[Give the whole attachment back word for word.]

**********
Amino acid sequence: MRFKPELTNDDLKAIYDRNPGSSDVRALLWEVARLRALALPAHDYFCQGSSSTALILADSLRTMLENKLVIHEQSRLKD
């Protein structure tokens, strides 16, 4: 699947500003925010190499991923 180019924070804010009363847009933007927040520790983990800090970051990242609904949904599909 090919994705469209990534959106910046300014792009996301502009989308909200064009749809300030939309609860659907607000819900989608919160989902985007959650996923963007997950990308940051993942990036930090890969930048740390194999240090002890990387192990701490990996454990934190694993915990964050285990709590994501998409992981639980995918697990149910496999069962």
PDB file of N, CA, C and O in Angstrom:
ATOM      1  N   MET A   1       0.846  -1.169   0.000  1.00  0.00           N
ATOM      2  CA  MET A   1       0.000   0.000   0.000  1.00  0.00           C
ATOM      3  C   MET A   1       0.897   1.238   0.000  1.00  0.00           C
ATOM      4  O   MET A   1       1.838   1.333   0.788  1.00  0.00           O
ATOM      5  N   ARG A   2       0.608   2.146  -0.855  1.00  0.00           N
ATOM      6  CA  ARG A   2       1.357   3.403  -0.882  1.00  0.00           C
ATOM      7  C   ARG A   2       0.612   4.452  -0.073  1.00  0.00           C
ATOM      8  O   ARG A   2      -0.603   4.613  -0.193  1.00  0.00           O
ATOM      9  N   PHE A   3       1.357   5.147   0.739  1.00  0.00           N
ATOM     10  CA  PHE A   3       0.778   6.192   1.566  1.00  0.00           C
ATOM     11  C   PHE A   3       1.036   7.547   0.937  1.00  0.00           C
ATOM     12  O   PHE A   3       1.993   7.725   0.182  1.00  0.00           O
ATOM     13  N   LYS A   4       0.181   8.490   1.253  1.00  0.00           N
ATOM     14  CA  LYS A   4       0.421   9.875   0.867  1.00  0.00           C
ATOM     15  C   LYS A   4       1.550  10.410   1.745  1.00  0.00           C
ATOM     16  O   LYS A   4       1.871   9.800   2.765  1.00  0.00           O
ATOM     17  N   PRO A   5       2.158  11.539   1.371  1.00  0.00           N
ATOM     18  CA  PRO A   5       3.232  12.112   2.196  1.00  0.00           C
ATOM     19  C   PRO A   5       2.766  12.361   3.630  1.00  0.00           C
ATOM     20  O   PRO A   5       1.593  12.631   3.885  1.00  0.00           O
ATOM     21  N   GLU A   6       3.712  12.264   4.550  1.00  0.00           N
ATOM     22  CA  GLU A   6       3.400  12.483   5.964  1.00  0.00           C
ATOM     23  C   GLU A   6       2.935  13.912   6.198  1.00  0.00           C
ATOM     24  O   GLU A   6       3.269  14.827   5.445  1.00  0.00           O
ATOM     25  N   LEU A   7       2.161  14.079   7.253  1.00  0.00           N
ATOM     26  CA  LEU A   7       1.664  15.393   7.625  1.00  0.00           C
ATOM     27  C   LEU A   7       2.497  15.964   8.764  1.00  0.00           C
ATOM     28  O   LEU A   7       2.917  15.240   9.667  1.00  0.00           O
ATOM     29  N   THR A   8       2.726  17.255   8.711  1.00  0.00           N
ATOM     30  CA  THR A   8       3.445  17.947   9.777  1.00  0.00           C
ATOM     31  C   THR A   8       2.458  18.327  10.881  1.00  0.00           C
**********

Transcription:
Amino acid sequence: MRFKPELTNDDLKAIYDRNPGSSDVRALLWEVARLRALALPAHDYFCQGSSSTALILADSLRTMLENKLVIHEQSRLKD
């Protein structure tokens, strides 16, 4: 699947500003925010190499991923 180019924070804010009363847009933007927040520790983990800090970051990242609904949904599909 090919994705469209990534959106910046300014792009996301502009989308909200064009749809300030939309609860659907607000819900989608919160989902985007959650996923963007997950990308940051993942990036930090890969930048740390194999240090002890990387192990701490990996454990934190694993915990964050285990709590994501998409992981639980995918697990149910496999069962």
PDB file of N, CA, C and O in Angstrom:
ATOM      1  N   MET A   1       0.846  -1.169   0.000  1.00  0.00           N
ATOM      2  CA  MET A   1       0.000   0.000   0.000  1.00  0.00           C
ATOM      3  C   MET A   1       0.897   1.238   0.000  1.00  0.00           C
ATOM      4  O   MET A   1       1.838   1.333   0.788  1.00  0.00           O
ATOM      5  N   ARG A   2       0.608   2.146  -0.855  1.00  0.00           N
ATOM      6  CA  ARG A   2       1.357   3.403  -0.882  1.00  0.00           C
ATOM      7  C   ARG A   2       0.612   4.452  -0.073  1.00  0.00           C
ATOM      8  O   ARG A   2      -0.603   4.613  -0.193  1.00  0.00           O
ATOM      9  N   PHE A   3       1.357   5.147   0.739  1.00  0.00           N
ATOM     10  CA  PHE A   3       0.778   6.192   1.566  1.00  0.00           C
ATOM     11  C   PHE A   3       1.036   7.547   0.937  1.00  0.00           C
ATOM     12  O   PHE A   3       1.993   7.725   0.182  1.00  0.00           O
ATOM     13  N   LYS A   4       0.181   8.490   1.253  1.00  0.00           N
ATOM     14  CA  LYS A   4       0.421   9.875   0.867  1.00  0.00           C
ATOM     15  C   LYS A   4       1.550  10.410   1.745  1.00  0.00           C
ATOM     16  O   LYS A   4       1.871   9.800   2.765  1.00  0.00           O
ATOM     17  N   PRO A   5       2.158  11.539   1.371  1.00  0.00           N
ATOM     18  CA  PRO A   5       3.232  12.112   2.196  1.00  0.00           C
ATOM     19  C   PRO A   5       2.766  12.361   3.630  1.00  0.00           C
ATOM     20  O   PRO A   5       1.593  12.631   3.885  1.00  0.00           O
ATOM     21  N   GLU A   6       3.712  12.264   4.550  1.00  0.00           N
ATOM     22  CA  GLU A   6       3.400  12.483   5.964  1.00  0.00           C
ATOM     23  C   GLU A   6       2.935  13.912   6.198  1.00  0.00           C
ATOM     24  O   GLU A   6       3.269  14.827   5.445  1.00  0.00           O
ATOM     25  N   LEU A   7       2.161  14.079   7.253  1.00  0.00           N
ATOM     26  CA  LEU A   7       1.664  15.393   7.625  1.00  0.00           C
ATOM     27  C   LEU A   7       2.497  15.964   8.764  1.00  0.00           C
ATOM     28  O   LEU A   7       2.917  15.240   9.667  1.00  0.00           O
ATOM     29  N   THR A   8       2.726  17.255   8.711  1.00  0.00           N
ATOM     30  CA  THR A   8       3.445  17.947   9.777  1.00  0.00           C
ATOM     31  C   THR A   8       2.458  18.327  10.881  1.00  0.00           C